Liquid Natural Power
Just how safe is a village that sits between a gas storage facility and a shipwreck full of explosives?
At the time of publication, it is 264 days since Russia invaded Ukraine. For a brief moment, that conflict reached our coast due to Russia’s export of Liquid Natural Gas (LNG). This month, we are taking the theme literally as we ask, what is LNG? What is the Isle of Grain? What happened when Russia delivered LNG to Medway? Why did we cover this topic from a different angle in 2015? And what did we find out when we updated our research that we wish hadn’t?
But first, a declaration of interest:
In the Isle of Grain, born and raised,
on the playground is where I spent most of my days.
Chillin’ out, maxin’, relaxin’ all cool,
reading some c-books outside of school.
When the economy was up to no good,
started makin’ trouble in my neighbourhood.
I got in no real fights, but my mom got scared
and said, “we are moving to Rochester.”
Liquid Natural Gas (LNG) is a natural gas, primarily methane, chilled to -260 degrees. Natural gas is a fuel and a combustible substance. In its liquid state, LNG is not explosive and cannot ignite. For LNG to burn it must first vaporise, and mix with air in proper proportions. LNG tankers have sailed over 100 million miles without a shipboard death or major accident.
According to the United States Environmental Protection Agency (EPA), methane is a major contributor to the greenhouse effect, second only to carbon dioxide.
“One of the rallying cries in favour of liquefying and exporting U.S natural gas has been to help reduce greenhouse gases in other countries, by crowding out coal in Asia and Europe.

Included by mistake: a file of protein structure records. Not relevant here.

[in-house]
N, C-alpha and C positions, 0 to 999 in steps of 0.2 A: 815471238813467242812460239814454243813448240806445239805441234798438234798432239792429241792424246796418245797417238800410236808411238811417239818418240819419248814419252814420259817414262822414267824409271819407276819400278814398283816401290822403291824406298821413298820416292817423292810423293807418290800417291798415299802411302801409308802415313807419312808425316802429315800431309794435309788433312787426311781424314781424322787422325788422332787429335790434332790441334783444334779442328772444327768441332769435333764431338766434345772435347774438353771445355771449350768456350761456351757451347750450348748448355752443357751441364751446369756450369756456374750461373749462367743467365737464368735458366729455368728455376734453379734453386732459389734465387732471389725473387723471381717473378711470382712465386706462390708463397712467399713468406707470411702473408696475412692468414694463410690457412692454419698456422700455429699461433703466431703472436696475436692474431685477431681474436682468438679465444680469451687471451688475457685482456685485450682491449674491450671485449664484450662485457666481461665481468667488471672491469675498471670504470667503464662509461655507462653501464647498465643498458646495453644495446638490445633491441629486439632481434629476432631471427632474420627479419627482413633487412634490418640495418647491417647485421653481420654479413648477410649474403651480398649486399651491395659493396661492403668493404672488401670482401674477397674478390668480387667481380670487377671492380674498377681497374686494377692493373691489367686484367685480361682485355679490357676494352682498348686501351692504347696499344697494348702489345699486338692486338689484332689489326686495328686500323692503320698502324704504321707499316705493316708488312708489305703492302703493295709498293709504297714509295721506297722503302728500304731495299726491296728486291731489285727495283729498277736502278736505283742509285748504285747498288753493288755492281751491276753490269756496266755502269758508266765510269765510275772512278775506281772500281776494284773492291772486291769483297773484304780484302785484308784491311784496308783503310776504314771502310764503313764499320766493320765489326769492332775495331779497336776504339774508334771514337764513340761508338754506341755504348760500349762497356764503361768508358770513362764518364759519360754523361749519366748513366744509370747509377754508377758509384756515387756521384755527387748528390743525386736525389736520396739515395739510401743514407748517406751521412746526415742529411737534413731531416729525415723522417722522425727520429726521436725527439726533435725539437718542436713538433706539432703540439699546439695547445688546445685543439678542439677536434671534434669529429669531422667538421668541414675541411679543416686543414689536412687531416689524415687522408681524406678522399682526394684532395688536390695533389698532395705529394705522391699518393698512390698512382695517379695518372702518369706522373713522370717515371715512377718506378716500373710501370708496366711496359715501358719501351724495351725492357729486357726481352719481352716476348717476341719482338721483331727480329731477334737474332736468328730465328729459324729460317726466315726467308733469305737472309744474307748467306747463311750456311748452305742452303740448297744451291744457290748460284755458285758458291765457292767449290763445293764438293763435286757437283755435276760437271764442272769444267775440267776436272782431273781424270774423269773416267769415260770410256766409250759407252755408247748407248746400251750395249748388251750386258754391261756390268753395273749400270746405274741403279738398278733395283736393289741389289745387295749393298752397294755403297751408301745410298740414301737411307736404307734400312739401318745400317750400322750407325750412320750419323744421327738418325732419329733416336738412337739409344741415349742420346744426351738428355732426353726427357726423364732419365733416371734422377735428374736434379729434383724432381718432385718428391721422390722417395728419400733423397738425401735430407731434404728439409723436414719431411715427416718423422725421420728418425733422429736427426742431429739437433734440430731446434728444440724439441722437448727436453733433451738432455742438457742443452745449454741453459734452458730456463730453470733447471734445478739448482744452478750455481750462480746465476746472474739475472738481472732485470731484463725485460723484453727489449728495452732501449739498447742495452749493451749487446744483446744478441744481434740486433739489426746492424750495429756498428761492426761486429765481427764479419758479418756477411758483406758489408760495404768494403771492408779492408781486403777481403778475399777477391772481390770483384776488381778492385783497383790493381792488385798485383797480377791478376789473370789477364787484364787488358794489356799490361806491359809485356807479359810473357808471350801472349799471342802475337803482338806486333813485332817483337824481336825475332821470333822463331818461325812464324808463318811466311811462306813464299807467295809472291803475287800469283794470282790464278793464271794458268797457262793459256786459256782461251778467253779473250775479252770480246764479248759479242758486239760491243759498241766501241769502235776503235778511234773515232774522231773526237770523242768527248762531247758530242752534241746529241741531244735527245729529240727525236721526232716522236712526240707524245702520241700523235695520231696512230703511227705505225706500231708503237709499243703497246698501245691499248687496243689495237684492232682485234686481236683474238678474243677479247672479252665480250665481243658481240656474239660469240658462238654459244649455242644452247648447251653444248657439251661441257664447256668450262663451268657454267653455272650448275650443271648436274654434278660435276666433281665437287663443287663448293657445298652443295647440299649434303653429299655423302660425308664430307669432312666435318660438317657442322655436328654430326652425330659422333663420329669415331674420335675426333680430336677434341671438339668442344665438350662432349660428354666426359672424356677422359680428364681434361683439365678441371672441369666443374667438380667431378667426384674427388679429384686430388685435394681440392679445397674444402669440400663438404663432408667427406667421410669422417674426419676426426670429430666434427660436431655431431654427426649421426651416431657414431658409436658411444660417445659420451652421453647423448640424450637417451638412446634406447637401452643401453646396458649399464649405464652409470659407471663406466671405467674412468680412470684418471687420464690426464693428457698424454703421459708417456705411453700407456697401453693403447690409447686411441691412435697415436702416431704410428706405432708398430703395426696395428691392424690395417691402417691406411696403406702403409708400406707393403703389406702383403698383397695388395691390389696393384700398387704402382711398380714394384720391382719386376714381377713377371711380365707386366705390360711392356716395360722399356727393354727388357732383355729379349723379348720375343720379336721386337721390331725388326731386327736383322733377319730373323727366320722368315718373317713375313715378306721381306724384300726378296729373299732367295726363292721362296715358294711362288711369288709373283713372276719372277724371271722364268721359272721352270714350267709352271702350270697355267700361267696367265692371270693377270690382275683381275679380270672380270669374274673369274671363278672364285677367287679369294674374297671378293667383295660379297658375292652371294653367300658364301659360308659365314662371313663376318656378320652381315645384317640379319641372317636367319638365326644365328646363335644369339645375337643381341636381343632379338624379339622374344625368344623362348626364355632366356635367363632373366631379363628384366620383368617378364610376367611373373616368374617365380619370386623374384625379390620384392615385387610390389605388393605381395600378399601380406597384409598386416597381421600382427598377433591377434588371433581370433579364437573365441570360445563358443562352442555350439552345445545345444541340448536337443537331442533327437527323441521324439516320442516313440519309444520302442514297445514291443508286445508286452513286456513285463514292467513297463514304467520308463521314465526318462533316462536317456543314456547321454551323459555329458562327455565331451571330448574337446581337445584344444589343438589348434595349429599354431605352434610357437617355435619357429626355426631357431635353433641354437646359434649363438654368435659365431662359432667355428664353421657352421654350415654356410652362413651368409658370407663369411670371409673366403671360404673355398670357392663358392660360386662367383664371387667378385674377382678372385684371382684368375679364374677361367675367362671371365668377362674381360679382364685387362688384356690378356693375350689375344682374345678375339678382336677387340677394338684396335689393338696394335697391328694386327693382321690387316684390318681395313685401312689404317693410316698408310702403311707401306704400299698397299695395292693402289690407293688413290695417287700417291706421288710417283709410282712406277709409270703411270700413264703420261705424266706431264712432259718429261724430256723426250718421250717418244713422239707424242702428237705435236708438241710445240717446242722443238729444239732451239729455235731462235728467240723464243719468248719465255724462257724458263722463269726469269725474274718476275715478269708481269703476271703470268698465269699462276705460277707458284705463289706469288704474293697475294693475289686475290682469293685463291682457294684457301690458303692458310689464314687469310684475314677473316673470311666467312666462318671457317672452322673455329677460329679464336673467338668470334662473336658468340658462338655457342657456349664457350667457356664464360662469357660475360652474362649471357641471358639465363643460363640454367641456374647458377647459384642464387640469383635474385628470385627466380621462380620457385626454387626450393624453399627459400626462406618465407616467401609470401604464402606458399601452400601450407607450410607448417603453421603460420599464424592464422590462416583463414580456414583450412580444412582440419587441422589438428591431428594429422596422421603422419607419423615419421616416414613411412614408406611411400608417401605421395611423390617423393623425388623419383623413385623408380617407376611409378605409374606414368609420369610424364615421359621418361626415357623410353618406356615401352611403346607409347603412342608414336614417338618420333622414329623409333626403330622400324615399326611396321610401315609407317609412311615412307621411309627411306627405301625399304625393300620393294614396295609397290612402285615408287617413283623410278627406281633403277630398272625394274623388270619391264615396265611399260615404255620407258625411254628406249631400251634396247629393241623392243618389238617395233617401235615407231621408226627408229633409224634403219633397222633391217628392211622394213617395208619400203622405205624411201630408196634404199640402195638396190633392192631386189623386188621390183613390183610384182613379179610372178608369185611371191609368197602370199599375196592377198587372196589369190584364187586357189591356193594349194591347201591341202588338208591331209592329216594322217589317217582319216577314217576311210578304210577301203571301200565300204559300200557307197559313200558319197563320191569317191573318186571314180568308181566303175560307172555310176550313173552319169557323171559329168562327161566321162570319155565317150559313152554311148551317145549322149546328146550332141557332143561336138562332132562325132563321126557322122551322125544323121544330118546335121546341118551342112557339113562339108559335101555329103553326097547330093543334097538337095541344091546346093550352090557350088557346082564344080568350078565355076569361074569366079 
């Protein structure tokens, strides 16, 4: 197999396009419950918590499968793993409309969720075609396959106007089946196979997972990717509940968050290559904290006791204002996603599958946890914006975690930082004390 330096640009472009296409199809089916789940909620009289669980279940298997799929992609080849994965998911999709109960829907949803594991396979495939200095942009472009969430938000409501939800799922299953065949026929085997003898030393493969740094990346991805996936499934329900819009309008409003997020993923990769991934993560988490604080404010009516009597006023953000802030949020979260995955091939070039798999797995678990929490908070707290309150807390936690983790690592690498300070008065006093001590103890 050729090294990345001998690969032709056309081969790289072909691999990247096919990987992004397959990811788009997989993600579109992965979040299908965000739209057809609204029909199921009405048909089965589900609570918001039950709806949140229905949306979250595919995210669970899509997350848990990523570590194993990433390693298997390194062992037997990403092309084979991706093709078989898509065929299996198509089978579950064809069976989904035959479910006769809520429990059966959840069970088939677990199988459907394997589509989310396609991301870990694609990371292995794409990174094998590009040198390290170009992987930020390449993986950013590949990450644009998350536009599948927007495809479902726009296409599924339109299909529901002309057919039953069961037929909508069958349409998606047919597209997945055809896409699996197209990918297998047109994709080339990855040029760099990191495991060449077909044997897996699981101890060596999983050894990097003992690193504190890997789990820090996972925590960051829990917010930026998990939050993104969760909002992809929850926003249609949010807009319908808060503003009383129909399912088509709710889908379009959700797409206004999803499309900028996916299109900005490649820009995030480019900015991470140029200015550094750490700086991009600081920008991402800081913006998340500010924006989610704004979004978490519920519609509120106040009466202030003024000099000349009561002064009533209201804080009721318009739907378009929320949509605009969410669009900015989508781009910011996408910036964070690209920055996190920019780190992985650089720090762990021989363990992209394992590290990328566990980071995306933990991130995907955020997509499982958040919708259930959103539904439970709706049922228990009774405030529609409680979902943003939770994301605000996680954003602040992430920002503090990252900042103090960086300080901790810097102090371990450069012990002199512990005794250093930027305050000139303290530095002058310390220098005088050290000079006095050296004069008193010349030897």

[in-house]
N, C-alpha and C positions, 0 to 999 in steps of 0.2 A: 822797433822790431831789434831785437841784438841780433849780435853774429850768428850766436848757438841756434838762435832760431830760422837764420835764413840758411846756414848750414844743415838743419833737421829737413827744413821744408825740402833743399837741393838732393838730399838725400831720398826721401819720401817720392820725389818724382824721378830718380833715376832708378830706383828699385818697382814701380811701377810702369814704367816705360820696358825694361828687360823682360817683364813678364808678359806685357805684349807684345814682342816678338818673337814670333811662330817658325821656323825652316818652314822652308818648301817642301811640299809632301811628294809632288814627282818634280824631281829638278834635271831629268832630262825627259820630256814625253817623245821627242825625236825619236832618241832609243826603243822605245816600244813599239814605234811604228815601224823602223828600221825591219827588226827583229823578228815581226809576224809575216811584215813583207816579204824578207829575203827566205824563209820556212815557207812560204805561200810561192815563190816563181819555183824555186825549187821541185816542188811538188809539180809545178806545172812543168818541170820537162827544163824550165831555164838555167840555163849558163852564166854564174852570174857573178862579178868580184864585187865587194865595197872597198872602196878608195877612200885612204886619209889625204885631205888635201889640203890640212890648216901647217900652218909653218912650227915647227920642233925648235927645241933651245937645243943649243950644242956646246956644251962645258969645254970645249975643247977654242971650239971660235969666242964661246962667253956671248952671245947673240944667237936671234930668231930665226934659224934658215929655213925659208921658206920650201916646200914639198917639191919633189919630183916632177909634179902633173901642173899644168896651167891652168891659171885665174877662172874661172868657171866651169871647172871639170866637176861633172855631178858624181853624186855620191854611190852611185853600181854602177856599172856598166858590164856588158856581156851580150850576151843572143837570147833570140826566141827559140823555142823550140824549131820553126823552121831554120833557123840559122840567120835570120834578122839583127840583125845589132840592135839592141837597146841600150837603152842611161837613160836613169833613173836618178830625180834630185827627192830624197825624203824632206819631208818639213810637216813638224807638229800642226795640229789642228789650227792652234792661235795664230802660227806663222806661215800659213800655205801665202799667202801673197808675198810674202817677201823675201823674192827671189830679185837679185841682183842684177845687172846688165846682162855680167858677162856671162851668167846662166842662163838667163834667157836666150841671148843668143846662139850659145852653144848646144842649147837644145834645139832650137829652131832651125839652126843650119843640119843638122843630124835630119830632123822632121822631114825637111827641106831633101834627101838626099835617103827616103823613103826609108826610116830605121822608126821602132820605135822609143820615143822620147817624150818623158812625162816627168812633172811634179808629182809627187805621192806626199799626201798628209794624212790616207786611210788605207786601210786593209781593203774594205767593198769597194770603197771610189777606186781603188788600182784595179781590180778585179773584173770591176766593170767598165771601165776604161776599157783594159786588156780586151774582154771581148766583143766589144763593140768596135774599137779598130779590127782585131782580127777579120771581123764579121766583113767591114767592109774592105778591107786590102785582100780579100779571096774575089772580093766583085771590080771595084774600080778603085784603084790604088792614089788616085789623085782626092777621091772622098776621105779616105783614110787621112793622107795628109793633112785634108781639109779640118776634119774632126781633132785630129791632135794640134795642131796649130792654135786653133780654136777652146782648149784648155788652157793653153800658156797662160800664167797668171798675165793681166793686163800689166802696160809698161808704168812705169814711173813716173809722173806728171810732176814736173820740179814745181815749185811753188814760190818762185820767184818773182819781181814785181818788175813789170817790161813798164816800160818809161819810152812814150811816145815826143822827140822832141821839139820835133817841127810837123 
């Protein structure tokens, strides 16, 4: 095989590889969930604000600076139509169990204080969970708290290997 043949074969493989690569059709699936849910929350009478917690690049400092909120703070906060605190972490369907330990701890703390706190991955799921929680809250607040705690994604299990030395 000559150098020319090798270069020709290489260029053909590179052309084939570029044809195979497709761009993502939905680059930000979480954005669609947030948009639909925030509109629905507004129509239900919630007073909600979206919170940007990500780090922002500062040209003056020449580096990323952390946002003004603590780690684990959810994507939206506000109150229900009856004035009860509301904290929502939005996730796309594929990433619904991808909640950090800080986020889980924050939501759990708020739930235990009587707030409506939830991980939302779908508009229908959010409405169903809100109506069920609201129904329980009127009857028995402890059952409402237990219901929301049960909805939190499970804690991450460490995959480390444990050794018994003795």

The process of liquefaction, transport and regasification of LNG is highly emissions intensive”
The Washington Post
Grain village is on the Isle of Grain, on the edge of the Thames estuary. It is part of the Rochester and Strood constituency and the home of next month’s Peninsula ward by-election. Out on Grain is an LNG plant, owned and operated by Grain LNG, a subsidiary of National Grid, which was expanded upon with giant gas storage tanks, moving it closer to the village.
A tweet there from Kwasi Kwarteng MP, who between researching this piece and publishing this piece, became, and then unbecame, Chancellor.
The Grain LNG import terminal is Europe’s biggest LNG import terminal with an LNG regasification capacity of 15 million tonnes per annum (Mtpa) and a storage capacity of one million cubic metres (mcm). This means the facility meets up to one-fifth of the UK’s gas demand.
The facility was originally built by British Gas with four storage tanks in 1981. National Grid Grain LNG was established to develop and expand the facility in 2002. The Grain LNG import terminal was expanded in three phases that were commissioned in 2005, 2008, and 2010 respectively. In phase four expansion, which is currently under consideration, the terminal’s storage capacity is expected to be increased to 1.2mcm by 2025. The river Medway and the associated sea approach are deep enough for the largest LNG ships, and it is close to the main centre of demand in the UK.
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